Visit the Hook of a Book Facebook Event page for Nightly Owl, Fatal Raven to view videos by McHugh and enter a contest to win a copy of her new novel.

Debuting 14th June 2018 • PRE-ORDER

 

GHOST SONGS: A MEMOIR by Regina McBride

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Ghost Songs: A Memoir
By Regina McBride
Tin House Books — October 2016
ISBN 9781941040430 — 350 Pages – Paperback
Source: Publisher


One dividend that comes from reviewing a wide spectrum of books (particularly when starting out) is that occasionally I discover a completely unexpected positive experience. Case in point: Tin House sends out a general call for interested readers in advanced review copies. I respond, with no particular idea of what they will send. But reading their literary journal regularly, I know to at least expect quality, whatever it may be. It’s what I precisely like about them, they publish a wide range of content, not eschewing genre, so long as it’s good.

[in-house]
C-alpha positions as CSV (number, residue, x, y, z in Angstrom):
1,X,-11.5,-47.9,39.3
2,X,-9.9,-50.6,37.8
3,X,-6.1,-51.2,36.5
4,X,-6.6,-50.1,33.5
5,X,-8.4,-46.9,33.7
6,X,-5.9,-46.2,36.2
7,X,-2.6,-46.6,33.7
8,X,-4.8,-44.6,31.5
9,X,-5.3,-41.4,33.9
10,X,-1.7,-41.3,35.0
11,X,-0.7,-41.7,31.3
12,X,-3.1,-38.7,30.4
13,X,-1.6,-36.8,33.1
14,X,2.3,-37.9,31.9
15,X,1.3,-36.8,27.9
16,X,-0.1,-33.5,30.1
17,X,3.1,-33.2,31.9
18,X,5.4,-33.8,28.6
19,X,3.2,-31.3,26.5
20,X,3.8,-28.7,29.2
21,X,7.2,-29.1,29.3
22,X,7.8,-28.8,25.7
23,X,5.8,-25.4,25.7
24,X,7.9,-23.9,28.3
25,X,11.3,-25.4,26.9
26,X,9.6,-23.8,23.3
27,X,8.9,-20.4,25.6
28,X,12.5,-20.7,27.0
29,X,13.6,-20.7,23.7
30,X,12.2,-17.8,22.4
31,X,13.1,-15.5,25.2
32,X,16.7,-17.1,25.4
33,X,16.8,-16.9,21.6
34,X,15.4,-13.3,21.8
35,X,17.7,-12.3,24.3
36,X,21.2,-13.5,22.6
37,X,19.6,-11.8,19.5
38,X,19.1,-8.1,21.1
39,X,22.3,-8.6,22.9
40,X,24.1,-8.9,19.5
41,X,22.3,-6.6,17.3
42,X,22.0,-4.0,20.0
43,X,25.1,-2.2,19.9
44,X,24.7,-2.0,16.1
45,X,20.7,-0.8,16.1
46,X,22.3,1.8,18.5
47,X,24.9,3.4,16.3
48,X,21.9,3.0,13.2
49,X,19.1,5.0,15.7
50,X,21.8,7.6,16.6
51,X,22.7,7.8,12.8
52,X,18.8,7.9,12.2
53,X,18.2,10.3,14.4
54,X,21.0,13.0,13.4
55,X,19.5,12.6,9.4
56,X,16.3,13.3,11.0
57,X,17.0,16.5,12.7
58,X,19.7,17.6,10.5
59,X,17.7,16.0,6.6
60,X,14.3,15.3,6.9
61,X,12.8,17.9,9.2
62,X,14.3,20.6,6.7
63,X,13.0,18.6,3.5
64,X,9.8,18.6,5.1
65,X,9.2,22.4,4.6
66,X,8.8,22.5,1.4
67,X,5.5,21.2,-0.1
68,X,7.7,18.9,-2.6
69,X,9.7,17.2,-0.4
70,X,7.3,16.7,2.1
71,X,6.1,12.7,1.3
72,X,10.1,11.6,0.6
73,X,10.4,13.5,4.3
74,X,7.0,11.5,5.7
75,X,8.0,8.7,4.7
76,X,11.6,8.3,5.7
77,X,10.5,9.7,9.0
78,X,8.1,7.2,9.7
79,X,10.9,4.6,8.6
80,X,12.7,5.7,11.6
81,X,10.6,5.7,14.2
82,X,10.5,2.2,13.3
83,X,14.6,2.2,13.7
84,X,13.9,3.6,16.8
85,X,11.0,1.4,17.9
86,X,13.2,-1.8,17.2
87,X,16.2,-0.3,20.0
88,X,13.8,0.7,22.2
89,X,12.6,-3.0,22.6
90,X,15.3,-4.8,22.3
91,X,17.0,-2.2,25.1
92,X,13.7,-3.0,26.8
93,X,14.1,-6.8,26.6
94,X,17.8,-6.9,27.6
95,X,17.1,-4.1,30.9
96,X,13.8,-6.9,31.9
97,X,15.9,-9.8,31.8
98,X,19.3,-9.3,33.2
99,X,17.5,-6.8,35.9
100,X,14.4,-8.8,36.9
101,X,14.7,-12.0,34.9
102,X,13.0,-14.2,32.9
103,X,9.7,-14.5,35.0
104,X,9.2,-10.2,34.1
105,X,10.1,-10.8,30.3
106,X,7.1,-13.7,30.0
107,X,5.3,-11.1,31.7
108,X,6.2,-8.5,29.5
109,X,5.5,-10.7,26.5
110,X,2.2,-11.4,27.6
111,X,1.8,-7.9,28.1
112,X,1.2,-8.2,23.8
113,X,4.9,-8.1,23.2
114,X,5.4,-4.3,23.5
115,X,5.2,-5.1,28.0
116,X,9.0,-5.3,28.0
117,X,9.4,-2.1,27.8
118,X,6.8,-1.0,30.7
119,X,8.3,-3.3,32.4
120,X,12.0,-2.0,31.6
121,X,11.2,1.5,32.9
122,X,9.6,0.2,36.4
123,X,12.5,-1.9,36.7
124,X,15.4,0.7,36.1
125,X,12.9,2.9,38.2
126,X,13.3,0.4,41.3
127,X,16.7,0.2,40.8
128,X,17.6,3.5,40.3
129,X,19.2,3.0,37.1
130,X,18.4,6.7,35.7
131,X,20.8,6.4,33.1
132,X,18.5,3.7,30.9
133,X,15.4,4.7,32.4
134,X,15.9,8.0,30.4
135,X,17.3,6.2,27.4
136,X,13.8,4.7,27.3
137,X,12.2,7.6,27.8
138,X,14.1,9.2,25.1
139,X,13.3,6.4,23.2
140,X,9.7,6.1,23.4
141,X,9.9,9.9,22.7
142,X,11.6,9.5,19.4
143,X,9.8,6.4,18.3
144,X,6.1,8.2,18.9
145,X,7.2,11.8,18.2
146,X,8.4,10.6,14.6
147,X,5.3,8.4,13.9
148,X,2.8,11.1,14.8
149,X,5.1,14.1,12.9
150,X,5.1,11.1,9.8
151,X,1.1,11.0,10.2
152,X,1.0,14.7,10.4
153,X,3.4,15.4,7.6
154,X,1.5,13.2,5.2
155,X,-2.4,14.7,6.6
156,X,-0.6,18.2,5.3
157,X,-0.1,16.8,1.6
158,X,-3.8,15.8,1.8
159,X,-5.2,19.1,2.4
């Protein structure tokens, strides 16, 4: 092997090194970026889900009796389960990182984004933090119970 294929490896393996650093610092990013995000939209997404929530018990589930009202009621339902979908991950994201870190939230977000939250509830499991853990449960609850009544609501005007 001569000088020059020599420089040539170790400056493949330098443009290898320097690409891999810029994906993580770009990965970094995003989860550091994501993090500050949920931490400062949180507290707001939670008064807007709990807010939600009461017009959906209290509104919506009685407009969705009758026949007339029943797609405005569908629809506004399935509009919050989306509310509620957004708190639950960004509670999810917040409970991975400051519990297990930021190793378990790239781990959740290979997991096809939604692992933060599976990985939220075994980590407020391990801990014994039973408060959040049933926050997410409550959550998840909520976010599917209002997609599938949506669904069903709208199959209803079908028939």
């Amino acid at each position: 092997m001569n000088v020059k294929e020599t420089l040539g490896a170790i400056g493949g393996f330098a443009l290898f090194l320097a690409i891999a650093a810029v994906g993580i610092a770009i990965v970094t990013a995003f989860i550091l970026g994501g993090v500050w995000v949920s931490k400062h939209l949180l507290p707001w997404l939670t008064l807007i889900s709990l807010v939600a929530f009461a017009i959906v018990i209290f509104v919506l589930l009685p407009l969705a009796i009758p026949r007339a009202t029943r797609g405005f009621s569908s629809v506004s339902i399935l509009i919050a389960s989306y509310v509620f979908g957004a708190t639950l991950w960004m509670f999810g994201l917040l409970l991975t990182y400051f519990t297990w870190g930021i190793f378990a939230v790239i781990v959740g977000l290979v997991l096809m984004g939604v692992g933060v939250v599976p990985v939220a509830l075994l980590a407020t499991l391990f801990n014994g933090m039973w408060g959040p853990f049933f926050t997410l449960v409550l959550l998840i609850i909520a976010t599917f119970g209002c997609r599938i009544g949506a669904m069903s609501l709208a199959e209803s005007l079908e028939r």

And in my mail arrives Ghost Songs: A Memoir by Regina McBride. I think I audibly sighed in disappointment. Of all the possibilities, I got one of the few kinds of literary works that I didn’t think I could appreciate much, even if done exceptionally well. I appreciate history and biography. My skepticism rises a bit if it’s an autobiography. But memoir? I actually don’t know as I’ve ever before read anything that qualifies as memoir. It has always seemed suspect to me — too loose in its organization, style, and possibly even facts. I didn’t know a single thing about the author, so I looked in hopes that perhaps the topics/themes would be something familiarly enticing. But I saw things like: Ireland, poetry, mental health… sigh. Most of the description left me indifferent, but poetry — I rarely seem to feel emotional connection or resonance with poetry.